It's that time of year again - the time of year when everyone and their uncle has the best pumpkin pie recipe. And while a homemade pie is almost always going to be better than one you pick up at the store (farmer's markets and true country stores not included), the recipe I am going to share with you today is the only recipe you need to blow your family and friends away. It's so good that people who don't eat pumpkin pie (myself included) will eat your pie.
Please don't tell anyone that I told you my secret recipe in all of its entirety. My husband and children all said that I should post the bulk of it and "leave out" an ingredient or two so that no one else can make them like mine. I won't do that to you (insert evil laugh here).
This pie is ready to get into the hot oven
Empty pie shells ready for pumpkin goodness.
I'm going to keep today's post short because I have a ton of stuff I have to get to, but before I get into the recipe, I do want to warn you: If you feed this to anyone, and I mean anyone, be prepared to be the 'pie person' for all Thanksgiving events forever unto the end of time. If you're willing to make that commitment, read on.
Try to prepare all of your ingredients before you start.
Secret Weapon Pumpkin Pie
(For the crust)
17 Oreo cookies (filling removed from 12)
1/2 cup melted, unsalted butter (for a crust a little more like graham)
or 3/4 cup melted, unsalted butter (for more of a cookie crust)
1) Grind Oreos in a food processor on pulse until they're crumbs.
2) Mix in the butter. If you're using 3/4 cup, it will be wet and easy to flatten out and line your pie plate, if you're using less, you'll have to mix it well to make sure all the crumbs are covered, and it will be a little more difficult to get a nice, even cover on the pie plate.
3) Put aside while you make the filling.
(For the filling)
1 can pure pumpkin (I prefer ED Smith)
1 whole egg + 3 egg yolks
3/4 cup melted ice cream (good flavors are French Vanilla or Butterscotch Ripple)
1/2 cup white sugar
1/2 cup lightly packed brown sugar
1 tbsp ground cinnamon
1/2 tbsp ground nutmeg
1/2 tsp cardamom
1/4 tsp ground ginger
1/2 tsp salt
1) Place a large pan of water in the bottom of your oven and pre-heat to 425 deg.
2) Add all ingredients to the bowl of a stand mixer and, using the whisk attachment, blend on low 1 minute. Scrape down the sides and mix on medium low for about two minutes until everything is well incorporated.
Put it all together:
Divide the filling between 2 pie dishes (regular sized, the white ones you see in my pictures are actually deep dish. I tripled this recipe and made two deep dish and four small ones), spreading and flattening out with the back of the spoon. This filling is thick and will not spread out on its own while baking. If you want to make pumpkin designs on them, you absolutely can!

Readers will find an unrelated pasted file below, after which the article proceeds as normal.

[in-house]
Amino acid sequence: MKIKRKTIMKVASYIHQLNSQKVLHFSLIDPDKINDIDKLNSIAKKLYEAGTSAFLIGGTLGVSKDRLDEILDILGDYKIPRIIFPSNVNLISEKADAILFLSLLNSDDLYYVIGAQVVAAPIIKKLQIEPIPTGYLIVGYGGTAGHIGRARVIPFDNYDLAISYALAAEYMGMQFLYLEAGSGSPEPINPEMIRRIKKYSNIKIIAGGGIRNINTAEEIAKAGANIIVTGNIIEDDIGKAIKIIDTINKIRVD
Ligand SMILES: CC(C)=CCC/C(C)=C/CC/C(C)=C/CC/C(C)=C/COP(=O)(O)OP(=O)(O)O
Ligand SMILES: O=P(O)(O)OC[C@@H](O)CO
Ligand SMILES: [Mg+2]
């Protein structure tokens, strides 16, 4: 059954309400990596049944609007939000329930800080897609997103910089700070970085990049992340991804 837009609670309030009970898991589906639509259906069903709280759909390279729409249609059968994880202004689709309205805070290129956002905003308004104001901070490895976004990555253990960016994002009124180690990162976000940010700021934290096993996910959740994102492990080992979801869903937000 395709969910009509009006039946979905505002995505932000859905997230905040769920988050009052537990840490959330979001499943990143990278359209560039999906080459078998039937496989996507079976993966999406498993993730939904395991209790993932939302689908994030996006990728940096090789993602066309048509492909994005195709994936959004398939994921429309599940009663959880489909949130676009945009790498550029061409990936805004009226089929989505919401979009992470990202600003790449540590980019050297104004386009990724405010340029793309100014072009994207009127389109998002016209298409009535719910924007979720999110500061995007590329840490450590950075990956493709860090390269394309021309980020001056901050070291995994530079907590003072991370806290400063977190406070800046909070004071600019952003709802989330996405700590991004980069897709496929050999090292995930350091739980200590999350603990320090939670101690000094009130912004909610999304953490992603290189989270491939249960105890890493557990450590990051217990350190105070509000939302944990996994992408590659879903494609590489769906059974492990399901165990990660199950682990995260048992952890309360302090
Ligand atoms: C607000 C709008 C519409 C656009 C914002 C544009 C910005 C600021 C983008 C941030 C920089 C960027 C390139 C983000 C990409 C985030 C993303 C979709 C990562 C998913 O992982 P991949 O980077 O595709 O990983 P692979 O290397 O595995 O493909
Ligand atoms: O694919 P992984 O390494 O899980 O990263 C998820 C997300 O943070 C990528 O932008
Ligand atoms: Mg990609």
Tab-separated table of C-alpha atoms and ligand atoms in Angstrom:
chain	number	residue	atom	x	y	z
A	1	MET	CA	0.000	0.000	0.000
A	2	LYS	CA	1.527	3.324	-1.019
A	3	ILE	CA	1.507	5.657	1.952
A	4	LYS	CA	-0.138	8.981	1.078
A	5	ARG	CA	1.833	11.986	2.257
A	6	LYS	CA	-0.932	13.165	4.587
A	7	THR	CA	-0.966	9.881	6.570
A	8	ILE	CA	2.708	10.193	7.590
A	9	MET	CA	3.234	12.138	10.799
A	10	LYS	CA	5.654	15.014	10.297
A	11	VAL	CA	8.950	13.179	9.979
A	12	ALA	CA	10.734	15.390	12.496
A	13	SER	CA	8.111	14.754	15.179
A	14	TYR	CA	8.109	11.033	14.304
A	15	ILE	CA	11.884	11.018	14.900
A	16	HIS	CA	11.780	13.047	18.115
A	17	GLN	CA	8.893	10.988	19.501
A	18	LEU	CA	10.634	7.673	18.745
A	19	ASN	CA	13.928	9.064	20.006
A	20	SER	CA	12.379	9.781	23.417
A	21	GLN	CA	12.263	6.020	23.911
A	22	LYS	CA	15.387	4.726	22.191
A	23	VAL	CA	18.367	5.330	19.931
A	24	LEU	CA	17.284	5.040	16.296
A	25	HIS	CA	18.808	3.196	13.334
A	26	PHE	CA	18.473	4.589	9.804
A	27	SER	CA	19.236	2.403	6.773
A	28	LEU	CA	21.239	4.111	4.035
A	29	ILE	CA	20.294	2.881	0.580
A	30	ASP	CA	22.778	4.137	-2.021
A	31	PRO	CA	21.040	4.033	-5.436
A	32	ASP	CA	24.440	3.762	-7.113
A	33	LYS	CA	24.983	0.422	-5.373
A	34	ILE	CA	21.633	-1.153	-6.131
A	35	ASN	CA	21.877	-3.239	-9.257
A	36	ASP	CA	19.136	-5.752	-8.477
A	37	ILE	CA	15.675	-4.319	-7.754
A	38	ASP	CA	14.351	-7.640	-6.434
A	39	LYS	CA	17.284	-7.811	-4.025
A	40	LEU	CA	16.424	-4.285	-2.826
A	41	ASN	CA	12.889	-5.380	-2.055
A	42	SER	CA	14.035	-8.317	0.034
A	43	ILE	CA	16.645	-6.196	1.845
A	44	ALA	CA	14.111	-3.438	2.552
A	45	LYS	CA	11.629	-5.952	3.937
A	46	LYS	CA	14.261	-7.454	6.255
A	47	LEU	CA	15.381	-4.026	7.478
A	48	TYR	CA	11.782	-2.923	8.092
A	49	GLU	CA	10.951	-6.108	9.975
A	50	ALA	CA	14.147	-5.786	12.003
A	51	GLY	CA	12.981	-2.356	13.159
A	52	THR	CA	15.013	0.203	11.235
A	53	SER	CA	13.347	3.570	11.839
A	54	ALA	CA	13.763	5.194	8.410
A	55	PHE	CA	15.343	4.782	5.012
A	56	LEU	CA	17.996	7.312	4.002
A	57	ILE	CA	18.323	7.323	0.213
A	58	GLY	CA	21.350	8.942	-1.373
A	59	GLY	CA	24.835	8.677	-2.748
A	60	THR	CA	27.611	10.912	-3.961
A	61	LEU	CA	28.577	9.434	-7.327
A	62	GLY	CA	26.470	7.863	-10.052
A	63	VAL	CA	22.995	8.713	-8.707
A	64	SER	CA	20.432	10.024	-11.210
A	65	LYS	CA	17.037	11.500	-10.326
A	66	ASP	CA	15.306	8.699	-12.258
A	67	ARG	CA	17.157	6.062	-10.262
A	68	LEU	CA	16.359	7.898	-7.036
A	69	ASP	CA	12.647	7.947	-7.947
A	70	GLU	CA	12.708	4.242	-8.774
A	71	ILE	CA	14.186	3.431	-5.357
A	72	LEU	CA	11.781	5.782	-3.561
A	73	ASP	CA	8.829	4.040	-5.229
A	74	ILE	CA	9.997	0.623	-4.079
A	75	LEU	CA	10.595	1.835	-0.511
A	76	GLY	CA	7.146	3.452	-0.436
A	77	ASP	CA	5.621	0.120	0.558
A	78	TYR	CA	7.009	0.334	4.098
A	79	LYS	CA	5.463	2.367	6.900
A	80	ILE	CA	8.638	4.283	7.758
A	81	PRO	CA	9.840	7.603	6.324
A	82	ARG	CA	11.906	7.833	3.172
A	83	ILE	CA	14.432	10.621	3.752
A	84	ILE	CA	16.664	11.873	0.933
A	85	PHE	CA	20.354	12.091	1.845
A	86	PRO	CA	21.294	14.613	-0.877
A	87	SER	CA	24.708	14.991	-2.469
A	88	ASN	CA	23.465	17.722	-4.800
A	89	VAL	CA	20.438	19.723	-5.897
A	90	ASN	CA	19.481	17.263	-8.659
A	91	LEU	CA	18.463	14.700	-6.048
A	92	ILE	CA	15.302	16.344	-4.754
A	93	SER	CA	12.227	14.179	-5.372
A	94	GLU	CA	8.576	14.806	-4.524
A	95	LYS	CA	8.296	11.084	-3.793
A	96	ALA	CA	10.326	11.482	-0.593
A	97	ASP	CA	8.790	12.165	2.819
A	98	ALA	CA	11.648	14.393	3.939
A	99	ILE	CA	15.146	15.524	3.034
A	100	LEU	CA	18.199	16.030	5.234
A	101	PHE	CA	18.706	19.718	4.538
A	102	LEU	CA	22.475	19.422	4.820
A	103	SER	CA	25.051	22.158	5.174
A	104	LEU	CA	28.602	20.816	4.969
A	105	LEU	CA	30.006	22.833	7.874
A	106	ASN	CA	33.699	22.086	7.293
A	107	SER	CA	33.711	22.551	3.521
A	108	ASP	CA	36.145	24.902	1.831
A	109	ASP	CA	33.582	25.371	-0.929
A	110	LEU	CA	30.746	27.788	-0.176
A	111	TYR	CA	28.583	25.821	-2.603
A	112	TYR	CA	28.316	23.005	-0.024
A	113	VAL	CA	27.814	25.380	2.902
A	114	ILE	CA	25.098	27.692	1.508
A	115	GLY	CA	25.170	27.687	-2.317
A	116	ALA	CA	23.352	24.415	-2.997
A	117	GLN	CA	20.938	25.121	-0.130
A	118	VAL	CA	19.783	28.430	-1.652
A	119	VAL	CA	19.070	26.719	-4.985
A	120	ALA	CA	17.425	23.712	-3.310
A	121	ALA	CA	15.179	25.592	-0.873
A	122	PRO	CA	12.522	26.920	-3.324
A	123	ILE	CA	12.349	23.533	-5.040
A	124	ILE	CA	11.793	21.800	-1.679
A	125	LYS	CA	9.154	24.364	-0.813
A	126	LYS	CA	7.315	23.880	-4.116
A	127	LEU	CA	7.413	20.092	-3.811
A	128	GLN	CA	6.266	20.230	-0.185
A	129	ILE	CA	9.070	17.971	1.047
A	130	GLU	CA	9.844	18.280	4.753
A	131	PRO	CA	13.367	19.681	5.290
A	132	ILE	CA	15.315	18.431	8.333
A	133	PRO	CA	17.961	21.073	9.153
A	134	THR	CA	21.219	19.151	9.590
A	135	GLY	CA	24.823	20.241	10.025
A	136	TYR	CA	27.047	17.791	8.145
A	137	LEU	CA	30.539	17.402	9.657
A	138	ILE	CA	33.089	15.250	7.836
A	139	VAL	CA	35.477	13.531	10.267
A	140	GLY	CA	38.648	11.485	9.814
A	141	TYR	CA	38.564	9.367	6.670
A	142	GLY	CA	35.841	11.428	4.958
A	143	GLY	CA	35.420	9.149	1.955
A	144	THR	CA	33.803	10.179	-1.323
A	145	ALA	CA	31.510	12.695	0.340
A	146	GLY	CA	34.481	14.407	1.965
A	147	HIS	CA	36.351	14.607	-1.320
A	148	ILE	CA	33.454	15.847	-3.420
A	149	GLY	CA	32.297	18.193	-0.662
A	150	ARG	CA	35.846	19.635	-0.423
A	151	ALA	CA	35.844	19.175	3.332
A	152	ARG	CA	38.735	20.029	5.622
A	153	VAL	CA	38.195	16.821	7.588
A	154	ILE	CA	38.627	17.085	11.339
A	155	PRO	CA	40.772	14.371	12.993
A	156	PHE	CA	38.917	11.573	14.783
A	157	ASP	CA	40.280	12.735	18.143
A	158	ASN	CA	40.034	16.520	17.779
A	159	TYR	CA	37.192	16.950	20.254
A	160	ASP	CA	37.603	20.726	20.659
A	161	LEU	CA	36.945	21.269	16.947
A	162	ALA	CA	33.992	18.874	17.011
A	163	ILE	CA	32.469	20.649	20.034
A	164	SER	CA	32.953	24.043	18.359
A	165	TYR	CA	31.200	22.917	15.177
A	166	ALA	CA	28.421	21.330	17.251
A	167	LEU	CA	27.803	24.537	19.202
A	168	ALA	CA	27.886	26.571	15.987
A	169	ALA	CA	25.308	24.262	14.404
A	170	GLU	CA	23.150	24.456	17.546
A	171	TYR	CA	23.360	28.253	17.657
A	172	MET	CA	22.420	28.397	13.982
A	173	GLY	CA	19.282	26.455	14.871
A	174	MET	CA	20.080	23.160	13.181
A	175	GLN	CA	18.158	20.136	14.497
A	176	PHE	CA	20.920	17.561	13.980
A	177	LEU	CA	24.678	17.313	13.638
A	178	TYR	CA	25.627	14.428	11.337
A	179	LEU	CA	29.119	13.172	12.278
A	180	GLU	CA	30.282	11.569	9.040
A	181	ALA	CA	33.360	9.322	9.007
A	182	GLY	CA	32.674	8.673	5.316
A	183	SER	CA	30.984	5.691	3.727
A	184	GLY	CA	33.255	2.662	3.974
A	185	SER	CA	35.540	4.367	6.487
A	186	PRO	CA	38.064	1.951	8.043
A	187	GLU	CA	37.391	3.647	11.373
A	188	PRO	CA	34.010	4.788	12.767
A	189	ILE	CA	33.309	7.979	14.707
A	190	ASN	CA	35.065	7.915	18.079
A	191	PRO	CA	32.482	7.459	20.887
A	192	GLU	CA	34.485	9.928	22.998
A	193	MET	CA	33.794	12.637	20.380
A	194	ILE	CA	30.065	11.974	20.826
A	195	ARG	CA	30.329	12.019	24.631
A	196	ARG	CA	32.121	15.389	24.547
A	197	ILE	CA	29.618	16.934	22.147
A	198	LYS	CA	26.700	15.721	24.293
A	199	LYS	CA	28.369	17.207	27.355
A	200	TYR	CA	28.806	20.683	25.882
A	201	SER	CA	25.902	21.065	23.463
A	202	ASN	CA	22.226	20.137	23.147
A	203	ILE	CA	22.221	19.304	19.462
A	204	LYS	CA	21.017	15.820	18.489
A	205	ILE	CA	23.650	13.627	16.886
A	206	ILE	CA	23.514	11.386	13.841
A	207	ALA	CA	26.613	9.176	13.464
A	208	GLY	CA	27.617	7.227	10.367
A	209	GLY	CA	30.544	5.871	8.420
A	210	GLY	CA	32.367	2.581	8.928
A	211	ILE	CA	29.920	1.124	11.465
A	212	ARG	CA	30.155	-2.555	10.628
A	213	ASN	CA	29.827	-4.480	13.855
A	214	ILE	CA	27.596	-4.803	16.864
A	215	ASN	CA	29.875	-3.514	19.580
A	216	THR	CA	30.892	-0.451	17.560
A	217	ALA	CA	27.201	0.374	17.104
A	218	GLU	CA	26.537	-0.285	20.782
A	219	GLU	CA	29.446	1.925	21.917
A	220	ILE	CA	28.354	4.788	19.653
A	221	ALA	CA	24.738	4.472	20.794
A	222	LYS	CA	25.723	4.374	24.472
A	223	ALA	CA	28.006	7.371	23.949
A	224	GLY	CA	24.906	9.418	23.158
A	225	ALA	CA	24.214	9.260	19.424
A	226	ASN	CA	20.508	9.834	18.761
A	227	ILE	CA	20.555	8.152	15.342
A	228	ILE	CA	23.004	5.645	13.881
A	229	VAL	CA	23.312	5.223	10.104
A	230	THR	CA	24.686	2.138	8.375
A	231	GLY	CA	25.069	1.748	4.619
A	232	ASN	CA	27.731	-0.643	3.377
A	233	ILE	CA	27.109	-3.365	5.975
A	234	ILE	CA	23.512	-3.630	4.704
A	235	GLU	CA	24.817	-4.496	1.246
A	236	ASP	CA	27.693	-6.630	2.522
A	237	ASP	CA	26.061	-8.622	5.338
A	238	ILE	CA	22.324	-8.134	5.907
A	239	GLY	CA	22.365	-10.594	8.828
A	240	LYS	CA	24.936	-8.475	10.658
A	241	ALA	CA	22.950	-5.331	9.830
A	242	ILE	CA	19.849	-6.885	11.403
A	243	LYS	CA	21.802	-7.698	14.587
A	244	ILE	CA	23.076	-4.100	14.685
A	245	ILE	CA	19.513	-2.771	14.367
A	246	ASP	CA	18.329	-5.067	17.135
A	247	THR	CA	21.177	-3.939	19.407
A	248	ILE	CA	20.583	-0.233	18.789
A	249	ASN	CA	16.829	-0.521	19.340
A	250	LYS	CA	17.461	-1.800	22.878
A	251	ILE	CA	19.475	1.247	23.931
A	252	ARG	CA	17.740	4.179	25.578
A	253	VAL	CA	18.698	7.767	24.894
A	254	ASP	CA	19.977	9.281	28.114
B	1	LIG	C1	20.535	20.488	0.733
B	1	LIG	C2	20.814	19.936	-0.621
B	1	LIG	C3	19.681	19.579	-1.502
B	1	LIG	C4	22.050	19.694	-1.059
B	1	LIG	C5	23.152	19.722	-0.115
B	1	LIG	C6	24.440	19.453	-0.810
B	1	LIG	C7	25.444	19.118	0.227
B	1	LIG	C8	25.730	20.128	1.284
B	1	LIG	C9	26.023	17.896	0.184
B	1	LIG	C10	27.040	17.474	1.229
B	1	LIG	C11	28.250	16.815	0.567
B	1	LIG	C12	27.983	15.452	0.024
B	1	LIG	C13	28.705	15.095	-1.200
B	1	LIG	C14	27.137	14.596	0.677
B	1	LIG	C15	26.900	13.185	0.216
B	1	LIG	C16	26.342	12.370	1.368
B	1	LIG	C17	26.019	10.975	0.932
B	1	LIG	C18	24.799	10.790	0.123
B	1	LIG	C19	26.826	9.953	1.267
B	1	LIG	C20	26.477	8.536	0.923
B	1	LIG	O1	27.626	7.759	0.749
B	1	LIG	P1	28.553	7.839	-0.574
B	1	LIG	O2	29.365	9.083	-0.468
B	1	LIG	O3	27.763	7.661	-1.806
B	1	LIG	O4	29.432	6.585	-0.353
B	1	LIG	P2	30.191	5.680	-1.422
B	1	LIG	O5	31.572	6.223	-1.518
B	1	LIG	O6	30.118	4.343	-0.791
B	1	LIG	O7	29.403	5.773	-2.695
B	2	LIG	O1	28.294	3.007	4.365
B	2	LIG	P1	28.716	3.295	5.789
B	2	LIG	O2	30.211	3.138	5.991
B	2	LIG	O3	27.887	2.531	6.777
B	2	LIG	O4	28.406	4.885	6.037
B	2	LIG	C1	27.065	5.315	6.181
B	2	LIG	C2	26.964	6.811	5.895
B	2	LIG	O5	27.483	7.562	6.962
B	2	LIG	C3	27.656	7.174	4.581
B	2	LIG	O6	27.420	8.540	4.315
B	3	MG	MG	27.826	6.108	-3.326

Bake at 425 degrees for 15 minutes, then lower the temperature to 350. Bake at this temperature for 35 minutes.
The pan of water in the bottom should help reduce cracks in the pie by circulating some moisture and not allowing the pies to dry out.
Cool on rack about a half hour and then refrigerate at least two hours (or overnight) before devouring.
Top with whipped cream to increase your enjoyment!
**NOTE** the ratio of yolks to whites makes this a rich, dense pie. If you like yours a little less dense, use more whole eggs (i.e. 3 whole + 1 yolk), and use a full cup of ice cream.
If you need any clarification or have any questions, post in the comments, I'll answer the best I can.
Last time I left you with my experiments with lilacs. I was a little underwhelmed with it, I have to admit. I didn't care for the 'refreshing' lilac water, and the lilac sugar's taste is so mild that it just gets lost in whatever you bake or eat with it. However, if there's one thing I've learned, its that not everyone is going to like everything and if you fail (even if its only in your own eyes), just dust yourself off and try something different.
Next on my list is yucca. I have a large yucca next to my front porch, which my mother in law gave me just after I moved into this house 7 years ago. At the time I didn't even know that the spiky plant flowered, but a couple of years after planting it, one lone stalk came up and I remember thinking how pretty it was. Many years later I now have two flower stalks come up each year, loaded with pretty, bell shaped blossoms. Imagine my surprise when I read that the flowers on this plant are edible! I was so excited to try it out and could not wait for it to bloom this year.